Center for Nano- and Molecular Science and Technology; IGERT: Atomic and Molecular Imaging; Texas Materials Institute; Welch Summer Scholar Program; Center for Electrochemistry; The Freshman Research Initiative

Honors and Awards: 

Kavli Fellow, 2012
SEAC Young Investigator, 2006
CSGS New Scholar Award, 2004
NSF CAREER Award, 2002

Selected Peer-reviewed Publications:

1.Mefford, J. T.; Hardin, W. G.; Dai, S.; Johnston, K. P.; Stevenson, K. J. “Anion Charge Storage Through Oxygen Intercalation in LaMnO3 Perovskite Pseudocapacitor Electrodes,” Nat. Mater. 2014, 13(7), 726-732.

2. Hardin, W. G.; Mefford, J. T.; Wang, X.; Dai, S.; Ruoff, R. S.; Johnston, K. P.; Stevenson, K. J. “Tuning the Electrocatalytic Activity of Perovskites Through Active Site Variation and Support Interactions,” Chem. Mater. 2014 26, 3368−3376.

3. Goran, J.; Favela, C.; Stevenson, K. J. “Investigating the Electrocatalytic Oxidation of Dihydronicotinamide Adenine Dinucleotide at Nitrogen-Doped Carbon Nanotube Electrodes: Implications to Electrochemically Measuring Dehydrogenase Enzyme Kinetics,” ACS Catal. 2014 4, 2969-2976.

4. Redman, D. W.; Murugesan, S.; Stevenson, K. J. “Cathodic Electrodeposition of Amorphous Elemental Selenium From an Air- and Water-stable Room Temperature Ionic Liquid,” Langmuir 2014 30(1), 418-425.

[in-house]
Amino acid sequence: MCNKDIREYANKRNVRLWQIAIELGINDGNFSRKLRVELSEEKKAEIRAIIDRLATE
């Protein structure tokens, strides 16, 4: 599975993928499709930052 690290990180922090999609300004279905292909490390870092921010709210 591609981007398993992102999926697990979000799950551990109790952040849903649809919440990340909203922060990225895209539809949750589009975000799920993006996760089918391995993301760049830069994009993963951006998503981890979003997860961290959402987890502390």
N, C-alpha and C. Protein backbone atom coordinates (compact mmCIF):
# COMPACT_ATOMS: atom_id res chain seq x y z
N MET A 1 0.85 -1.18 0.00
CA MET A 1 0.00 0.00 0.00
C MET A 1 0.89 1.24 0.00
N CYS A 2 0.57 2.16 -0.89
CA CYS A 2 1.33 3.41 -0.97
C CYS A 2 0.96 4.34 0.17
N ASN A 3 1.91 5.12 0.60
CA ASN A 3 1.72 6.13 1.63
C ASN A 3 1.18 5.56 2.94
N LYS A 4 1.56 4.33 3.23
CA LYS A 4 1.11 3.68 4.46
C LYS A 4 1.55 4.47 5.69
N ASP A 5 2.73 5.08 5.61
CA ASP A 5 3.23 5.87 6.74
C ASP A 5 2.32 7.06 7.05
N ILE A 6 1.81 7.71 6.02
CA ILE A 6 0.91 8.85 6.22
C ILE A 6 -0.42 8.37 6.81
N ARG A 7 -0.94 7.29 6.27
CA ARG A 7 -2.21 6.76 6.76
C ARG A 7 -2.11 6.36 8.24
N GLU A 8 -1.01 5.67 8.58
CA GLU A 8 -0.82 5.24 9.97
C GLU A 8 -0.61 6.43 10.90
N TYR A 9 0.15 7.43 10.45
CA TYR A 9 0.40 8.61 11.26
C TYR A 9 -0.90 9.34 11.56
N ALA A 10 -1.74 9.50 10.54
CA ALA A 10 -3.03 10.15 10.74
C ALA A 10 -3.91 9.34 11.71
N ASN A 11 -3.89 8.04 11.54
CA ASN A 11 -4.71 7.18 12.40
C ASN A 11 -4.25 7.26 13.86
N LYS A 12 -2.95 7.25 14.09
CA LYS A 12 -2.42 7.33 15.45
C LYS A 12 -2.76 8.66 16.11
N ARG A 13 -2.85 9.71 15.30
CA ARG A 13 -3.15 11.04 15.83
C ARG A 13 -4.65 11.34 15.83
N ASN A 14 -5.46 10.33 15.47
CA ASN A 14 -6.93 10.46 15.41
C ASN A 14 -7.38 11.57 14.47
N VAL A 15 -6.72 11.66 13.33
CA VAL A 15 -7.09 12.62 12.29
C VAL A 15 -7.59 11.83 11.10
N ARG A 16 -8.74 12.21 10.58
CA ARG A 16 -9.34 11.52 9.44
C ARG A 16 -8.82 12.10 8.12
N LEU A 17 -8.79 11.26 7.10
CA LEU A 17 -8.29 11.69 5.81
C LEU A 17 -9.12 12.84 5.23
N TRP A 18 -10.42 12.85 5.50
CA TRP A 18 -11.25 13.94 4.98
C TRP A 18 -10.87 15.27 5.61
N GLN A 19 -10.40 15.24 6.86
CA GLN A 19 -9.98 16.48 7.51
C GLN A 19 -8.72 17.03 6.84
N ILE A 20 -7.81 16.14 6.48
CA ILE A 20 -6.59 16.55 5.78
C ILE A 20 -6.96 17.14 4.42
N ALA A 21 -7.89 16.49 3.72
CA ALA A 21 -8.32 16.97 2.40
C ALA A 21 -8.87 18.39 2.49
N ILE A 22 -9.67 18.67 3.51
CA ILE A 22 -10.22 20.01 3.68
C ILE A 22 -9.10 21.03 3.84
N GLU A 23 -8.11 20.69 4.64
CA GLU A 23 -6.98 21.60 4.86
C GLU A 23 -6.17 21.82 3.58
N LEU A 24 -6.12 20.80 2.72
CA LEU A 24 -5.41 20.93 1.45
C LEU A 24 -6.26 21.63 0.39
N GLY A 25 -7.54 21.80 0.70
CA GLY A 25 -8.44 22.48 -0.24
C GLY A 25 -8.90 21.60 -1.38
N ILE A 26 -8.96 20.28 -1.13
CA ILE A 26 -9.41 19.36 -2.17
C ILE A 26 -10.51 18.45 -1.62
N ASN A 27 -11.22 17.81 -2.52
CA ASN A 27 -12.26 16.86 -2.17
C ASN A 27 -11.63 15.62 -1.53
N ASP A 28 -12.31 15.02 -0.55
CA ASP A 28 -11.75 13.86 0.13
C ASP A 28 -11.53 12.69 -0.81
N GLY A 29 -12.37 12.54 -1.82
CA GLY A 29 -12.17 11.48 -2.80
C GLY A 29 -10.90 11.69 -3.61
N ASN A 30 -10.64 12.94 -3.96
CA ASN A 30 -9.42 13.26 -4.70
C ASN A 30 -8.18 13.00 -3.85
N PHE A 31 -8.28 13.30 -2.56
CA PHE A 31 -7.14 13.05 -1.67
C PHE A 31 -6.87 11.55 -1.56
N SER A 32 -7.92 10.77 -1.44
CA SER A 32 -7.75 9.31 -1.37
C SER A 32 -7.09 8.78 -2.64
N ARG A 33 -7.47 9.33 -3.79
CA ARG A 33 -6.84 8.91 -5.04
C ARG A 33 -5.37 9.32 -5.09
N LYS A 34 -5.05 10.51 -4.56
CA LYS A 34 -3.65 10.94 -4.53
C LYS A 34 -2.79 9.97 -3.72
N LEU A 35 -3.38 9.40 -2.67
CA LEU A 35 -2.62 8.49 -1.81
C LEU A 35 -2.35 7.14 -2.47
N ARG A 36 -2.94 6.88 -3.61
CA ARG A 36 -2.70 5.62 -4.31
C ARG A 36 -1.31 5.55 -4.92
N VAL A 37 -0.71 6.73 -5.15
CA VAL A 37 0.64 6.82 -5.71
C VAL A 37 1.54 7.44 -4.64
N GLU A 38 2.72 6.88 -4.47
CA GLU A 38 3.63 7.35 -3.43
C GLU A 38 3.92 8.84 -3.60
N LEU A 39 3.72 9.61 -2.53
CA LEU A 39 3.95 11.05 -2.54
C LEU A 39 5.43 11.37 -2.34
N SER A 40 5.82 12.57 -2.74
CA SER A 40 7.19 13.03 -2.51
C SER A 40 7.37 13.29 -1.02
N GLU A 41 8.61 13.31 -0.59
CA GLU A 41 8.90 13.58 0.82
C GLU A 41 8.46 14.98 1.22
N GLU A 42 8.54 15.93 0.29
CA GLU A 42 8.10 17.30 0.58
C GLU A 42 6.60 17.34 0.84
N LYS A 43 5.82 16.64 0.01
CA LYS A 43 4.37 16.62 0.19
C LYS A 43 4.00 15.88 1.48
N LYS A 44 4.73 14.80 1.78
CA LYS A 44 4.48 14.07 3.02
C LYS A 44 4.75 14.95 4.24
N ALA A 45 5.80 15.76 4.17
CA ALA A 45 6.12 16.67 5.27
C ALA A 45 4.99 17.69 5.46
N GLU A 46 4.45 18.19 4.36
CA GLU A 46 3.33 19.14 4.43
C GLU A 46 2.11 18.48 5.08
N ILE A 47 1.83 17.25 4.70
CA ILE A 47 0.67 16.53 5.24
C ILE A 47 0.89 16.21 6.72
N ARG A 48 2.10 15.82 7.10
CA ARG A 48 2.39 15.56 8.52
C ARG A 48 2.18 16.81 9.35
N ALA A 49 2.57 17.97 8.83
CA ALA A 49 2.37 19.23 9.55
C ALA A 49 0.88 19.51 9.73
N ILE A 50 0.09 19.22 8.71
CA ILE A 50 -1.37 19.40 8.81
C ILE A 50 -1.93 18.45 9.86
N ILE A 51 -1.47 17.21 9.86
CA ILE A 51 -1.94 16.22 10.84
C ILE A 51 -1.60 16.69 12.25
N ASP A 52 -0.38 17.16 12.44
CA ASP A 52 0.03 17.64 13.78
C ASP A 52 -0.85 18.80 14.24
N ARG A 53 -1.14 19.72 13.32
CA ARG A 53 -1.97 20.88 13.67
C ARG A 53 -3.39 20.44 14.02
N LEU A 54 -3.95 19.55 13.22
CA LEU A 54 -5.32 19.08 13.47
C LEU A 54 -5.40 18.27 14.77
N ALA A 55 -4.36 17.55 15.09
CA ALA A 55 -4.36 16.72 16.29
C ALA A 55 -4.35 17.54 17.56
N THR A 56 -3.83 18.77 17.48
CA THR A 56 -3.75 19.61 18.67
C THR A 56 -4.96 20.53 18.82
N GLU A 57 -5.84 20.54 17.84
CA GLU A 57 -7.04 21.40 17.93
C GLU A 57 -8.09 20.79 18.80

5. Dasari, R.; Tai, K.; Robinson, D. A.; Stevenson, K. J. “Electrochemical Monitoring of Single Nanoparticle Collisions at Mercury Modified Platinum Ultramicroelectrodes,”ACS Nano 2014 8(5), 4539-4546.

6. Murugesan, S.; Quintero, O. A.; Chou, B. P.; Xiao, P.; Park, K.-Y.; Hall, J. A.; Jones, R. A.; Henkelman, G.; Goodenough, J. B.; Stevenson, K. J. “Wide Electrochemical Window Ionic Salt for use in Electropositive Metal Electrodeposition and Lithium Ion Batteries,” J. Mater. Chem. A 2014, 2, 2194–2201.

7. Dylla, A.; Henkelman, G.; Stevenson, K. J. “Lithium Insertion in Nanostructured TiOArchitectures,” Acc. Chem. Res. 2013, 46(5) 1104-1112.

8. Membreno, N.; Xiao, P.; Park, K.-Y.; Goodenough, J. B.; Henkelman, G.; Stevenson, K. J. “In Situ Raman Study of Phase Stability of  Li3V2(PO4)3 upon Thermal and Laser Heating,” J. Phys. Chem. C 2013, 117(23), 11994-12002.

9. Johnson, J. A.; Makis, J.; Marvin, K. A.; Rodenbusch, S. E.; Stevenson, K. J. “Size-dependent Hydrogenation of p-Nitrophenol with Pd Nanoparticles Synthesized by Polyamido(amine) Dendrimer Templates,” J. Phys. Chem. C 2013 117(44), 22644-22651.

10. Dasari, R.; Robinson, D.; Stevenson, K. J. “Ultrasensitive Electroanalytical Tool for Detecting, Sizing and Evaluating the Catalytic Activity of Platinum Nanoparticles,” J. Amer. Chem. Soc. 2013, 135(2), 570-573.

11. Goran, J. M.; Mantilla, S. M.; Stevenson, K. J. “Influence of Surface Adsorption on Interfacial Electron Transfer of Flavin Adenine Dinucleotide and Glucose Oxidase at Carbon Nanotube and Nitrogen-doped Carbon Nanotube Electrodes,” Anal. Chem. 2013, 85(3), 1571-1581.

12. Hardin, W. G.; Slanac, D. A.; Wang, X.; Dai, S.; Johnston, K. P.; Stevenson, K. J. “Highly Active, Non-precious Metal Perovskite Electrocatalysts for Bifunctional Metal Air Battery Electrodes,” J. Phys. Chem. Lett. 2013, 4, 1254-1259.